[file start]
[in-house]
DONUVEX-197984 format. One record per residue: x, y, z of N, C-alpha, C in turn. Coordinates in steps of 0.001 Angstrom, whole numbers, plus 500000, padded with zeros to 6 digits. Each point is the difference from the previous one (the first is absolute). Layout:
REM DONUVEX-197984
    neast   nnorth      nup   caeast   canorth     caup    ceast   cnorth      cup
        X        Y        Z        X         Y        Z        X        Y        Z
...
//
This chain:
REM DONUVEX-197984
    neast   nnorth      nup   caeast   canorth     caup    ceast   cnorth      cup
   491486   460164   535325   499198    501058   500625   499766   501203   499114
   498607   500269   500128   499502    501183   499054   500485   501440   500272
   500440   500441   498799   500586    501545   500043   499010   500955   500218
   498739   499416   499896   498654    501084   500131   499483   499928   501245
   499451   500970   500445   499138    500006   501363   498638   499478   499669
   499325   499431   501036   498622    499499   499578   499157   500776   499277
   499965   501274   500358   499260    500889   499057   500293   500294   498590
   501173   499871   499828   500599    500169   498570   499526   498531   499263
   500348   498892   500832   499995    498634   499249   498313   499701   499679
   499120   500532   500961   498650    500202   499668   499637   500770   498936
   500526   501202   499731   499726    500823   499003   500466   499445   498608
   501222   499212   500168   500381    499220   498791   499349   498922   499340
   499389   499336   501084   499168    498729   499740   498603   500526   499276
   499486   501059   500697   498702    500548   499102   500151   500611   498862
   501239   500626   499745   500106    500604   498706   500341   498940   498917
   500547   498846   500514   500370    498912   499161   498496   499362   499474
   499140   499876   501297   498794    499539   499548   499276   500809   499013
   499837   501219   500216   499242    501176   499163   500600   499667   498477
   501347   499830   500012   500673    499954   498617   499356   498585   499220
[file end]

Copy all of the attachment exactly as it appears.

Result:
[in-house]
DONUVEX-197984 format. One record per residue: x, y, z of N, C-alpha, C in turn. Coordinates in steps of 0.001 Angstrom, whole numbers, plus 500000, padded with zeros to 6 digits. Each point is the difference from the previous one (the first is absolute). Layout:
REM DONUVEX-197984
    neast   nnorth      nup   caeast   canorth     caup    ceast   cnorth      cup
        X        Y        Z        X         Y        Z        X        Y        Z
...
//
This chain:
REM DONUVEX-197984
    neast   nnorth      nup   caeast   canorth     caup    ceast   cnorth      cup
   491486   460164   535325   499198    501058   500625   499766   501203   499114
   498607   500269   500128   499502    501183   499054   500485   501440   500272
   500440   500441   498799   500586    501545   500043   499010   500955   500218
   498739   499416   499896   498654    501084   500131   499483   499928   501245
   499451   500970   500445   499138    500006   501363   498638   499478   499669
   499325   499431   501036   498622    499499   499578   499157   500776   499277
   499965   501274   500358   499260    500889   499057   500293   500294   498590
   501173   499871   499828   500599    500169   498570   499526   498531   499263
   500348   498892   500832   499995    498634   499249   498313   499701   499679
   499120   500532   500961   498650    500202   499668   499637   500770   498936
   500526   501202   499731   499726    500823   499003   500466   499445   498608
   501222   499212   500168   500381    499220   498791   499349   498922   499340
   499389   499336   501084   499168    498729   499740   498603   500526   499276
   499486   501059   500697   498702    500548   499102   500151   500611   498862
   501239   500626   499745   500106    500604   498706   500341   498940   498917
   500547   498846   500514   500370    498912   499161   498496   499362   499474
   499140   499876   501297   498794    499539   499548   499276   500809   499013
   499837   501219   500216   499242    501176   499163   500600   499667   498477
   501347   499830   500012   500673    499954   498617   499356   498585   499220